Space tourism remains an area for the very rich. Space Adventures has flown 7 paying individuals (private astronauts, spaceflight participants, whatever term you'd prefer) to the International Space Station. Virgin Galactic, XCOR, and Sierra Nevada want to enter into the space tourism market as well. Perhaps someday, space tourism will become more commonplace and affordable. I'm hoping to buy myself a ticket someday!

Potential areas of future space commercialization include space mining (on asteroids, the Moon, Mars, or other planetary bodies), rapid global transportation (sometimes called point-to-point transportation), space-based solar power (beaming solar power to Earth's surface), and advanced tourism in deeper space or other planetary bodies. Sign me up for a trip to the Moon.

Panel discussion that I want to highlight has to do with the bottleneck of small satellites needing transportation to space. The small sat and cubesat community is very active in central Florida. Due to the relative ease and inexpensive of building such small satellites, the door has opened for almost anyone to build one, including student groups. But the means to launch these small sats into space is still very limited. For smaller, newer companies who are trying to respond to this market need, there is a large learning curve. Building a spacecraft and operating successfully is a complex, difficult, expensive, and time-consuming process. I cheer on the small launch community in the hope that soon we will see more frequent access to space for these smaller payloads.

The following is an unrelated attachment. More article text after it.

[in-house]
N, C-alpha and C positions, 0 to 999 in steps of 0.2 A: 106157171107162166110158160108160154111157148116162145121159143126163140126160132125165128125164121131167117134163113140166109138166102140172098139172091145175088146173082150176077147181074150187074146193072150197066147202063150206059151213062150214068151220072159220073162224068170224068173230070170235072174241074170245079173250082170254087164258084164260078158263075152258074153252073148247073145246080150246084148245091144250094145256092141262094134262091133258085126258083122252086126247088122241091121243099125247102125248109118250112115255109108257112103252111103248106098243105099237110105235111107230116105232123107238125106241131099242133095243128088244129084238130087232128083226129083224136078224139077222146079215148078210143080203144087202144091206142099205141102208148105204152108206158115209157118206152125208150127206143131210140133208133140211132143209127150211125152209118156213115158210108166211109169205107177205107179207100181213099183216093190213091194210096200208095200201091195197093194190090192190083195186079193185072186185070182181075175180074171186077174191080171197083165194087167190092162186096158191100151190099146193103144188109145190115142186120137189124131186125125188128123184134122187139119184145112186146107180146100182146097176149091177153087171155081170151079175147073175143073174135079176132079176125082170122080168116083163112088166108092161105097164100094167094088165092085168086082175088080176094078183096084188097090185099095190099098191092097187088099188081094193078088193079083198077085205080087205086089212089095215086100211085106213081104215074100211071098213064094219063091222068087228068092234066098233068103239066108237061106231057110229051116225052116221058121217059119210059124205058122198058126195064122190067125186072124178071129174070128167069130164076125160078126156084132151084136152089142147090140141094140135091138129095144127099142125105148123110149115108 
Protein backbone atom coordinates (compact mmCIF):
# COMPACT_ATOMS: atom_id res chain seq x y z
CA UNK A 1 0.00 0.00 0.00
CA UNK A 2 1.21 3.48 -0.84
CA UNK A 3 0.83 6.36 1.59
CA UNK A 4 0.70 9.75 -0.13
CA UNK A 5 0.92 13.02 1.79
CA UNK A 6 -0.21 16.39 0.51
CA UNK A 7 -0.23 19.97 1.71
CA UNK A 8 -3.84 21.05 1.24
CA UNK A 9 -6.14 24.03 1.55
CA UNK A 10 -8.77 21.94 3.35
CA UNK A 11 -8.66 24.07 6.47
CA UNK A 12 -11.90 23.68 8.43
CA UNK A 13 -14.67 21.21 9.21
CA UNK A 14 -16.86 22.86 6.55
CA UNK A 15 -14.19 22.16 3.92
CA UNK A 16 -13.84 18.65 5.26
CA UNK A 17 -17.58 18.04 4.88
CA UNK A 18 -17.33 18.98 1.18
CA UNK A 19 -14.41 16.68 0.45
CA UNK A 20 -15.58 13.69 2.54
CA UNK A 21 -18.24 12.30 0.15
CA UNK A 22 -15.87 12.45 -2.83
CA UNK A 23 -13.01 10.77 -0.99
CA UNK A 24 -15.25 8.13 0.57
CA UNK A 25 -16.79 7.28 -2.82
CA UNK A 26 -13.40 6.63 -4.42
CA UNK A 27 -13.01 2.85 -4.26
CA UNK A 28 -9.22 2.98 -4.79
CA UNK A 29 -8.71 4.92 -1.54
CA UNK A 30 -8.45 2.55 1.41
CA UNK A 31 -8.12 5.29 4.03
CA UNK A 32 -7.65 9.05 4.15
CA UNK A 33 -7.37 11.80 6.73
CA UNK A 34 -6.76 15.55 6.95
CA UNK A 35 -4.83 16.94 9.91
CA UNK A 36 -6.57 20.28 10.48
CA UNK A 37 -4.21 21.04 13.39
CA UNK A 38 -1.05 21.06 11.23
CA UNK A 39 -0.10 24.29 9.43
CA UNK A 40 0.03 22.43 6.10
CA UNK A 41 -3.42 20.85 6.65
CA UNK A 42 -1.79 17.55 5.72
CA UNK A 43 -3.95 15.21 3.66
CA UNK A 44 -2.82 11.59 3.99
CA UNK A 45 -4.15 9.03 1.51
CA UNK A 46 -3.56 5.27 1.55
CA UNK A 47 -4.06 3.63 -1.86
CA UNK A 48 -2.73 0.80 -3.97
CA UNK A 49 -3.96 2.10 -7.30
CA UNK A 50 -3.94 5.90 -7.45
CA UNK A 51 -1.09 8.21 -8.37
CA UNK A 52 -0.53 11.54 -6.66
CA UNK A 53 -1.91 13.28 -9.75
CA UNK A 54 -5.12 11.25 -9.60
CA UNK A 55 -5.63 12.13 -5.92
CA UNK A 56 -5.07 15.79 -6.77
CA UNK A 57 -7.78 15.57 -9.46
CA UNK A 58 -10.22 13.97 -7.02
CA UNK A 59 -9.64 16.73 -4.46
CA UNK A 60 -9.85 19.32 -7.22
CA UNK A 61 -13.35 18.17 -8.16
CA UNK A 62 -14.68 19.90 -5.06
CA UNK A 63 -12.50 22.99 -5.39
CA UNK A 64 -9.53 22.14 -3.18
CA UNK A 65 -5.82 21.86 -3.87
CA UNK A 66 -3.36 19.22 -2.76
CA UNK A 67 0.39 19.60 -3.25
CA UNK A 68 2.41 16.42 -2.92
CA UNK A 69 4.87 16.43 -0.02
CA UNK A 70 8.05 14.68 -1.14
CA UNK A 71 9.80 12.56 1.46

Another area that I want to highlight is the continued high expense of launching to orbit or beyond. Generally speaking, launching has gotten more expensive over time. The old technology of chemical propulsion has not seen many improvements over the decades. More R&D into new propulsion technology is needed. Reusability may bring costs down, but it may not be enough (I apologize for leaving out the word “may” in my tweets). We have yet to see a truly reusable rocket so it's hard to judge how such technology will effect the market. I am a skeptic, and my guess is that it won't be enough to make any major dents in launch costs, but I'd love to be proven wrong. It's certainly a step in the right direction.

Florida's Space Coast remains one of the best areas in the world to launch to orbit because of its existing infrastructure, skilled workforce, and geographic positioning. In a conversation I had at a space function last night, we agreed that more rural areas such as Mojave, Texas, and New Mexico offer better areas for test launches. But to create a transportation hub, a population with establish infrastructure is a better bet. It was slow-going for a few years after the retirement of the space shuttle program, but I had no doubt that this area would bounce back and thrive in the evolving space industry. Florida has a lot to offer and has been making a fantastic effort over the years to evolve with the industry, even lead the industry at times. I'm proud to live here.